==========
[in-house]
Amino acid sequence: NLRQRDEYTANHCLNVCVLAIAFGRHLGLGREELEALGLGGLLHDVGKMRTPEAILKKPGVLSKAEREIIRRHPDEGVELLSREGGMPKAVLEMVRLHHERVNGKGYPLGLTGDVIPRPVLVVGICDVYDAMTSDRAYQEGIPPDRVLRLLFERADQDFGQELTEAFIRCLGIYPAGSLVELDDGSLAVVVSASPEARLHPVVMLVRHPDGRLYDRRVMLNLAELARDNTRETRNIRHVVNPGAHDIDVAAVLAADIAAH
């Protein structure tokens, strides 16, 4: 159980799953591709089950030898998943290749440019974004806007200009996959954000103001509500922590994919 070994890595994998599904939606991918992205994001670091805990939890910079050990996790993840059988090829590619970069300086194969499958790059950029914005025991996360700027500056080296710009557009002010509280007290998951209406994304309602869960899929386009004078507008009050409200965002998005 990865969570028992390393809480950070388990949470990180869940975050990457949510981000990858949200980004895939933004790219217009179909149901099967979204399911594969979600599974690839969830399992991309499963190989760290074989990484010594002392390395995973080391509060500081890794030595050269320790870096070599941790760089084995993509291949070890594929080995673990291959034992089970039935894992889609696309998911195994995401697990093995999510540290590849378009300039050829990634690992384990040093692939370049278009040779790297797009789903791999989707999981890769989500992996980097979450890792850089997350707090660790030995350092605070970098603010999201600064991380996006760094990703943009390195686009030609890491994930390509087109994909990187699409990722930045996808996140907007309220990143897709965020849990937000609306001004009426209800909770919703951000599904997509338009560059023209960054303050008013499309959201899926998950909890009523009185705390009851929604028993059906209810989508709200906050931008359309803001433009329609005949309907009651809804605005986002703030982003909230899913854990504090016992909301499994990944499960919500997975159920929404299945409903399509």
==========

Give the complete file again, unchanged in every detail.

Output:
[in-house]
Amino acid sequence: NLRQRDEYTANHCLNVCVLAIAFGRHLGLGREELEALGLGGLLHDVGKMRTPEAILKKPGVLSKAEREIIRRHPDEGVELLSREGGMPKAVLEMVRLHHERVNGKGYPLGLTGDVIPRPVLVVGICDVYDAMTSDRAYQEGIPPDRVLRLLFERADQDFGQELTEAFIRCLGIYPAGSLVELDDGSLAVVVSASPEARLHPVVMLVRHPDGRLYDRRVMLNLAELARDNTRETRNIRHVVNPGAHDIDVAAVLAADIAAH
């Protein structure tokens, strides 16, 4: 159980799953591709089950030898998943290749440019974004806007200009996959954000103001509500922590994919 070994890595994998599904939606991918992205994001670091805990939890910079050990996790993840059988090829590619970069300086194969499958790059950029914005025991996360700027500056080296710009557009002010509280007290998951209406994304309602869960899929386009004078507008009050409200965002998005 990865969570028992390393809480950070388990949470990180869940975050990457949510981000990858949200980004895939933004790219217009179909149901099967979204399911594969979600599974690839969830399992991309499963190989760290074989990484010594002392390395995973080391509060500081890794030595050269320790870096070599941790760089084995993509291949070890594929080995673990291959034992089970039935894992889609696309998911195994995401697990093995999510540290590849378009300039050829990634690992384990040093692939370049278009040779790297797009789903791999989707999981890769989500992996980097979450890792850089997350707090660790030995350092605070970098603010999201600064991380996006760094990703943009390195686009030609890491994930390509087109994909990187699409990722930045996808996140907007309220990143897709965020849990937000609306001004009426209800909770919703951000599904997509338009560059023209960054303050008013499309959201899926998950909890009523009185705390009851929604028993059906209810989508709200906050931008359309803001433009329609005949309907009651809804605005986002703030982003909230899913854990504090016992909301499994990944499960919500997975159920929404299945409903399509």